Three decades after her concert film Home of the Brave, multimedia artist Laurie Anderson returned to the big screen with her 2015 sophomore feature, Heart of a Dog. In this visually intricate, sonically haunting nonfiction work, Anderson’s grief over the death of her cherished rat terrier, Lolabelle, leads into stirring ruminations on love, loss, and the role of surveillance in contemporary life, all captured in the filmmaker’s thought-provoking narration. For a program on our edition, which we just released on Blu-ray and DVD this week, Anderson sat down with coproducer Jake Perlin for a conversation about the film’s place in the context of her career. Below, watch Anderson discuss how her concept for Heart of a Dog emerged from the multifaceted approach she brings to her all-encompassing stage performances.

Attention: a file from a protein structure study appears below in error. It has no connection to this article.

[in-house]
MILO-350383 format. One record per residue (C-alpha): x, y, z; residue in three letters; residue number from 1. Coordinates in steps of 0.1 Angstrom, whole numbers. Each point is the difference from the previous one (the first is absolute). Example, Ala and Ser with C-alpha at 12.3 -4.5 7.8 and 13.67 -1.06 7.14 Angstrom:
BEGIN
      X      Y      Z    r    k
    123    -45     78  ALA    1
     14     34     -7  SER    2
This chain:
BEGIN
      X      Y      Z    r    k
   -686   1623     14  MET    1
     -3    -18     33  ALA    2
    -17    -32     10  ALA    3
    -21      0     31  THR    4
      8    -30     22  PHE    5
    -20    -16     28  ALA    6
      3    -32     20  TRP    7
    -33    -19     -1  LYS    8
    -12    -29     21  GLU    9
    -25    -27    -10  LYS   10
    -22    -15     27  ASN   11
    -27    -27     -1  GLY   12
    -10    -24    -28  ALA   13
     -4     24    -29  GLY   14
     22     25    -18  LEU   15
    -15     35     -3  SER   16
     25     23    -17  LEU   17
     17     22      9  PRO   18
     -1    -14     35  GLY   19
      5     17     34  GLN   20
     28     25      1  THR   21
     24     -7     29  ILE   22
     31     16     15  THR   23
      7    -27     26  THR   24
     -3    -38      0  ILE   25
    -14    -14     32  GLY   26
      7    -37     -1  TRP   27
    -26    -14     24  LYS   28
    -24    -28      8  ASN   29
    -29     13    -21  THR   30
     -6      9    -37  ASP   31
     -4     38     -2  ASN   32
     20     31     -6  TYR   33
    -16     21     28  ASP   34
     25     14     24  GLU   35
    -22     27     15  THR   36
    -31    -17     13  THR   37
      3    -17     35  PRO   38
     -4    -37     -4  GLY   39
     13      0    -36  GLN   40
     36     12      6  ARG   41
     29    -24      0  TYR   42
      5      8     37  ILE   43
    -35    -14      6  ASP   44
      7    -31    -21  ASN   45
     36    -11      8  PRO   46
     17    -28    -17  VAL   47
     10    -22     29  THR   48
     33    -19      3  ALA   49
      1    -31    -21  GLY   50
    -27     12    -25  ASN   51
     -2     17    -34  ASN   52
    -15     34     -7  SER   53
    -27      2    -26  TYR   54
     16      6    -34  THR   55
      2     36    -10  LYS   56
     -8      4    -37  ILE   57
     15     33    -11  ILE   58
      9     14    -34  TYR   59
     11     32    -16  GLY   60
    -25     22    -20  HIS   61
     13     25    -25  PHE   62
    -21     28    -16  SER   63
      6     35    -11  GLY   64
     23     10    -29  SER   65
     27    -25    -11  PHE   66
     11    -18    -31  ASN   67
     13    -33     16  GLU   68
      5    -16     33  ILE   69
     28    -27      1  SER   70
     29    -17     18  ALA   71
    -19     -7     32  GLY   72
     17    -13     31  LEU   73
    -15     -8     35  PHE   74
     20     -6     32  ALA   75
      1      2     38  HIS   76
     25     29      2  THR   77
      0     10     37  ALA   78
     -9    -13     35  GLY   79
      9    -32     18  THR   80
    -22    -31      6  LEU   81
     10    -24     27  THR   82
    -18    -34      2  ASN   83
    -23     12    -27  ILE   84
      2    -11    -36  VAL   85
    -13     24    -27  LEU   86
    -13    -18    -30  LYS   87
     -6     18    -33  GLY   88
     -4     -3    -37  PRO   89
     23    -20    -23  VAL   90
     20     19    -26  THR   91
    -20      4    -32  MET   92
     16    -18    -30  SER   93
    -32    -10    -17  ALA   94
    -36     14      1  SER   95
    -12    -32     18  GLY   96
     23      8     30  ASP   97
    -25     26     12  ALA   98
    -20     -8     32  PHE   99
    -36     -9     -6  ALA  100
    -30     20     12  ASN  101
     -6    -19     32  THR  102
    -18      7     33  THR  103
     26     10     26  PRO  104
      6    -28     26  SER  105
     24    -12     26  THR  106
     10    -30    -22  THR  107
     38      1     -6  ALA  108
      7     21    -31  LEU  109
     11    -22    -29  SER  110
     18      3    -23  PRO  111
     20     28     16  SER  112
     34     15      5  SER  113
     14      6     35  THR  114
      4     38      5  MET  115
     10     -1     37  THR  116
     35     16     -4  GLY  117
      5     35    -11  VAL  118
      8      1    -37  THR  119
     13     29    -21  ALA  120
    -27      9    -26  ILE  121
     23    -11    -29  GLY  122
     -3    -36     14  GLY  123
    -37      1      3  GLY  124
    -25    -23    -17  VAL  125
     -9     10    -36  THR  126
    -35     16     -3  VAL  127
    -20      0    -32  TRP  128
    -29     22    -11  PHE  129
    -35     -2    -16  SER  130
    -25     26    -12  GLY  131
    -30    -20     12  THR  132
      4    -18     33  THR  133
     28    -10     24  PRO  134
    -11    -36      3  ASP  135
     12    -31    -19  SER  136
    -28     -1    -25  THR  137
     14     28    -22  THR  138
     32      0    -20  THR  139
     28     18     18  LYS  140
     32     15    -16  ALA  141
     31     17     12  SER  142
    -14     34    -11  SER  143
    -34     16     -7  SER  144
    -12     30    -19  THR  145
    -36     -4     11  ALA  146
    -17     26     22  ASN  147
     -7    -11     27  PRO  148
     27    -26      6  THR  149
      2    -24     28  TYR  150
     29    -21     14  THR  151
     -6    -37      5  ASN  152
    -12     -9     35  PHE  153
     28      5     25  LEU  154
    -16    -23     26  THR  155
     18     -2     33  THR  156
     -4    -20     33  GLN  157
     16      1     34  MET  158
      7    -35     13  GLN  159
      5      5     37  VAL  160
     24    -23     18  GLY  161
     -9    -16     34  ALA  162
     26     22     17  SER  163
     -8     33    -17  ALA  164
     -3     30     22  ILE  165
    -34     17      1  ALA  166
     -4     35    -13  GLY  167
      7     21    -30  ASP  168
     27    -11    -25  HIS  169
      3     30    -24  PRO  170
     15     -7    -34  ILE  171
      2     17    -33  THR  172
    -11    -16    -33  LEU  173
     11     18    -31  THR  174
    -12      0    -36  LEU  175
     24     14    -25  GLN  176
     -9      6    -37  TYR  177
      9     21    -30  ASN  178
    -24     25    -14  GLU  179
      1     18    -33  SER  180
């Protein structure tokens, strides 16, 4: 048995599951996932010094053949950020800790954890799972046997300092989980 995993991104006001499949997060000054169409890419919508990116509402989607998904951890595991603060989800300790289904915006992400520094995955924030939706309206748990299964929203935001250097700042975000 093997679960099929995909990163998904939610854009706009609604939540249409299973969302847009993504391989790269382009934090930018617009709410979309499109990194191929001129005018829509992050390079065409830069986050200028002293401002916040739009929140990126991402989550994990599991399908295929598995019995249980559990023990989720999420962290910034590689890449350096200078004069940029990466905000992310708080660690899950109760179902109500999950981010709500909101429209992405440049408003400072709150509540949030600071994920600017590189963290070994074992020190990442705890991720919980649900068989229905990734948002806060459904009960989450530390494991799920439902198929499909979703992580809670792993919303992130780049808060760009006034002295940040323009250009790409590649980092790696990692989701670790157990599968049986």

The Hope That Fueled Bowling for Columbine
How much can a film turn the tide on American violence? Michael Moore and archivist Carl Deal reflect on the moral urgency that gave rise to one of the most talked-about documentaries of all time.
Bringing the Grit to Philippine Cinema
For Philippine master Lino Brocka, casting a mix of nonprofessional and professional actors was key to achieving his brand of unvarnished naturalism.
This Kiss: Filming an Intimate Moment in The Virgin Suicides
What goes into staging the perfect on-screen kiss? Director Sofia Coppola and actors Kirsten Dunst and Josh Hartnett look back on shooting a passionate make-out session in The Virgin Suicides.
“Perfect Imperfection”: Neil Young Improvises Dead Man
Jim Jarmusch filmed Neil Young recording the score for his 1995 revisionist western. Watch a bit of the never-released footage here.